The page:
Research Papers: Design Automation

Quantitative Assessment of the Impact of Alternative Manufacturing Methods on Aeroengine Component Lifing Decisions

[+] Author and Article Information
Benjamin Thomsen

Department of Mechanical Engineering,
Massachusetts Institute of Technology,
Cambridge, MA 02139

Michael Kokkolaras

Associate Professor
Department of Mechanical Engineering,
McGill University,
Montréal, QC H3A 0C3, Canada;
Visiting Researcher
Department of Product and
Production Development,
Chalmers University,
Göteborg 41258, Sweden

Tomas Månsson

GKN Aerospace Engine Systems Sweden
Trollhättan 461 81, Sweden

Ola Isaksson

Department of Product and
Production Development,
Chalmers University,
Göteborg 41258, Sweden;
GKN Aerospace Engine Systems Sweden,
Trollhättan 461 81, Sweden

1Corresponding author.

Contributed by the Design Automation Committee of ASME for publication in the JOURNAL OF MECHANICAL DESIGN. Manuscript received October 7, 2015; final manuscript received September 26, 2016; published online November 14, 2016. Assoc. Editor: Irem Tumer.

J. Mech. Des 139(2), 021401 (Nov 14, 2016) (10 pages) Paper No: MD-15-1692; doi: 10.1115/1.4034883 History: Received October 07, 2015; Revised September 26, 2016

Static structural aeroengine components are typically designed for full lifetime operation. Under this assumption, efforts to reduce weight in order to improve the performance result in structural designs that necessitate proven yet expensive manufacturing solutions to ensure high reliability. However, rapid developments in fabrication technologies such as additive manufacturing may offer viable alternatives for manufacturing and/or repair, in which case different component lifing decisions may be preferable. The research presented in this paper proposes a value-maximizing design framework that models and optimizes component lifing decisions in an aeroengine product–service system context by considering manufacturing and maintenance alternatives. To that end, a lifecycle cost model is developed as a proxy of value creation. Component lifing decisions are made to minimize net present value of lifecycle costs. The impact of manufacturing (represented by associated intial defects) and maintenance strategies (repair and/or replace) on lifing design decisions is quantified by means of failure models whose output is an input to the lifecycle cost model. It is shown that, under different conditions, it may not be prudent to design for full life but rather accept shorter life and then repair or replace the component. This is especially evident if volumetric effects on low cycle fatigue life are taken into account. It is possible that failure rates based on legacy engines do not translate necessarily to weight-optimized components. Such an analysis can play a significant supporting role in engine component design in a product–service system context.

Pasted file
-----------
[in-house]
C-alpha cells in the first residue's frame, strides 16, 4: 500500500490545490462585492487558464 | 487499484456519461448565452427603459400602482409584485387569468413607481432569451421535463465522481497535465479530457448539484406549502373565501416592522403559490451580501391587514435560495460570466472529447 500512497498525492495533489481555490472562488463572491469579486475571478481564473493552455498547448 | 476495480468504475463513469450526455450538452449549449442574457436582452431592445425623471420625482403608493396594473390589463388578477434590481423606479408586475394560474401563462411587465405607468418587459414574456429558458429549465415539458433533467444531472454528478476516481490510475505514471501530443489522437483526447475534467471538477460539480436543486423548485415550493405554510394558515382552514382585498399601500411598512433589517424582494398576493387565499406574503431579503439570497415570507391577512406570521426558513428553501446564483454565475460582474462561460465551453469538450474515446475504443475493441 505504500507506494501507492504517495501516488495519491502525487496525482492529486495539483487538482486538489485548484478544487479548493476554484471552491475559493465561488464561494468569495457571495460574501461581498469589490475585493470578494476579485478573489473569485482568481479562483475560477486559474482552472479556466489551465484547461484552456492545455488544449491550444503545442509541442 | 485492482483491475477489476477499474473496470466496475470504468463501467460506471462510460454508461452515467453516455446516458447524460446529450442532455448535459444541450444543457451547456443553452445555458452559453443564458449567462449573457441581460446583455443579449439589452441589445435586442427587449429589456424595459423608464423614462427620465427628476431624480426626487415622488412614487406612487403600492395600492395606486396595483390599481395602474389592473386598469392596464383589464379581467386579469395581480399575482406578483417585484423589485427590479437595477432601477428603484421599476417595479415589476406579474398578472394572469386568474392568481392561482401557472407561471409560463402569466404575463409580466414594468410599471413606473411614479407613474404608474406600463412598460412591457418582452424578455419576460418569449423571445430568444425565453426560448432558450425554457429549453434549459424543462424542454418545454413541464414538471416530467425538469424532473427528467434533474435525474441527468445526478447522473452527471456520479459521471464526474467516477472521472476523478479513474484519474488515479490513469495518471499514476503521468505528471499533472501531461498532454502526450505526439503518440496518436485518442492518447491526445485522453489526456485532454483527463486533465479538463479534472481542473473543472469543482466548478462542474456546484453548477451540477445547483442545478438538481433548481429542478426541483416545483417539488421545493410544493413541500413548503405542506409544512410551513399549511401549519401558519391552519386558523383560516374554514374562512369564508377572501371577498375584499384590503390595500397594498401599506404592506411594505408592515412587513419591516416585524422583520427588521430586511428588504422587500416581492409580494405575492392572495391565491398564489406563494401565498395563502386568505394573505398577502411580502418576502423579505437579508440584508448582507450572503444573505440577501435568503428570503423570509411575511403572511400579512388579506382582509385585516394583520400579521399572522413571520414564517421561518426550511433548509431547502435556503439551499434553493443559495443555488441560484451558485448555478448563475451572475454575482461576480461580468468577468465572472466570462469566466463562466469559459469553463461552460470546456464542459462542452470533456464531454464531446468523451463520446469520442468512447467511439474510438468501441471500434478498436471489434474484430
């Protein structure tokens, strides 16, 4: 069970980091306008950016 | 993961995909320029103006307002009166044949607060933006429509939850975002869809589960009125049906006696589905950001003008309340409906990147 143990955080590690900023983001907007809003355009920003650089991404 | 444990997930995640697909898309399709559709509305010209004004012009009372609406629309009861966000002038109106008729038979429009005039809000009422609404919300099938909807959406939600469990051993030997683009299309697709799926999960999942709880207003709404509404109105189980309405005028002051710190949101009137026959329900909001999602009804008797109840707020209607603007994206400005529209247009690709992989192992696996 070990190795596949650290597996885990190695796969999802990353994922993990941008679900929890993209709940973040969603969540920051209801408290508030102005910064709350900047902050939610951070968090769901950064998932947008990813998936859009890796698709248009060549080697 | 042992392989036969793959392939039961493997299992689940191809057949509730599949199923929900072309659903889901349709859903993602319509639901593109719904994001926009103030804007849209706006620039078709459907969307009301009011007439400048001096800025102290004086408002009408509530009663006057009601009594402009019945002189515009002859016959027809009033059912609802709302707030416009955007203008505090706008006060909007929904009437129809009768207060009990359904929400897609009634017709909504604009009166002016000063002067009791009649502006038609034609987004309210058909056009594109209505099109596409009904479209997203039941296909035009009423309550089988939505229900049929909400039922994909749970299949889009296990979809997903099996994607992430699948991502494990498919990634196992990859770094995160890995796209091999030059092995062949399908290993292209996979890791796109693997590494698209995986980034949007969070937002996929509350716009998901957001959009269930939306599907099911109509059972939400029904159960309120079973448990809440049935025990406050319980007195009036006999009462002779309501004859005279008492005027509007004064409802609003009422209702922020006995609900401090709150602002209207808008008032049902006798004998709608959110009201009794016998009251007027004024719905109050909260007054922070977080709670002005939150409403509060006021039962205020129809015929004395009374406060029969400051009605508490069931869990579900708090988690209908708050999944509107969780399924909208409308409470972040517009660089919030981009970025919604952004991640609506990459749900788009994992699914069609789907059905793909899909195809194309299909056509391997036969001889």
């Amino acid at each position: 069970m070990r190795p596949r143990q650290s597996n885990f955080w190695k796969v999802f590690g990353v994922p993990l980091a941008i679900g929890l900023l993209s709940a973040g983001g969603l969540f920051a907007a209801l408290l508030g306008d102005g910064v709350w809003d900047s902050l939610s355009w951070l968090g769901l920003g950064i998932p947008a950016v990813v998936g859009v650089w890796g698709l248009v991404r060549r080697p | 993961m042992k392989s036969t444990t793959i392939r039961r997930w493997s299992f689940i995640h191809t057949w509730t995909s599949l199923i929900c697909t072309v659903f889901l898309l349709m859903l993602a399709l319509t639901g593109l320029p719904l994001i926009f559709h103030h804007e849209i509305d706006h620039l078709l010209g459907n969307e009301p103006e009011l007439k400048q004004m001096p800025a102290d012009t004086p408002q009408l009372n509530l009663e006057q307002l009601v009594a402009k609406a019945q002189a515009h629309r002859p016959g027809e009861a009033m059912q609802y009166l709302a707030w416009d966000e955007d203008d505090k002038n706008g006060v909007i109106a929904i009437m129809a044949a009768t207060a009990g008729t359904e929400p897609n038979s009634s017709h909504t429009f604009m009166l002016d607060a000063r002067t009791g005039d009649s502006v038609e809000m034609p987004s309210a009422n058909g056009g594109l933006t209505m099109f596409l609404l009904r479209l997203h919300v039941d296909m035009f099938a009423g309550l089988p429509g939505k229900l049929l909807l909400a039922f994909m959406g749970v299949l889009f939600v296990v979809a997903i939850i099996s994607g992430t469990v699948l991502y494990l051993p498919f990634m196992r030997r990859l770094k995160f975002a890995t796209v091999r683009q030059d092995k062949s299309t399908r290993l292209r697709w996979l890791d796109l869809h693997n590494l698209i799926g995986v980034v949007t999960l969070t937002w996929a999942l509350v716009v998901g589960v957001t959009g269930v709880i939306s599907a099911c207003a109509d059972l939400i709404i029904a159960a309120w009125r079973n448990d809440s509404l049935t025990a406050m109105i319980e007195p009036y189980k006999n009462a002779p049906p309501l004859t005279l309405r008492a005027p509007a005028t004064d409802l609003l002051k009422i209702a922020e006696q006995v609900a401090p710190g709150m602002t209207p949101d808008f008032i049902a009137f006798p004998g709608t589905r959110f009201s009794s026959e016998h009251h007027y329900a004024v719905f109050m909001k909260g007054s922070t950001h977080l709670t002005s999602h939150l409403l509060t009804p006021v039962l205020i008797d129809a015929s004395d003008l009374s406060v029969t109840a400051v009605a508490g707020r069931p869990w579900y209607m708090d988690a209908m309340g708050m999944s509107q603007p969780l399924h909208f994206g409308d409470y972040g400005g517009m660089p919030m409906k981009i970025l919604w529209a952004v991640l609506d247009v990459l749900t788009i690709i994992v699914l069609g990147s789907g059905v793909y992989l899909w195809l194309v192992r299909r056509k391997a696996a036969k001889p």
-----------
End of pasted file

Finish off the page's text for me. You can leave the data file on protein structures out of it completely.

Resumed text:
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Fig. 1

Present value of lifecycle costs as a function of TRS lifespan

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Fig. 2

Optimal TRS lifespan as a function of fuel burn

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Fig. 3

Robustness of optimal TRS lifespan to varying parameter values

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Fig. 4

Optimal TRS lifespan as a function of two-at-a-time varying parameters

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Fig. 5

Excerpt of sensitivity, knowledge maturity, and weighted knowledge maturity calculations

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Fig. 6

Cumulative probability of failure for a TRS as a function of lifespan

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Fig. 7

Schematic profiles for volume fraction exposed to high stresses. Profile (a) corresponds to baseline concept, (b) represents test specimen, and (c) denotes profile optimized with respect to weight.

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Fig. 10

The optimal (cost-minimizing) lifespan of a TRS as a function of material defects

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Fig. 11

A potential recertification plan would skew cost-minimizing lifespan toward a lower value

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Fig. 8

Cumulative probability of failure for a 250 kg TRS with 20 initial material defects as a function of lifespan

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Fig. 9

Cumulative probability of failure for TRS as a function of initial material defects




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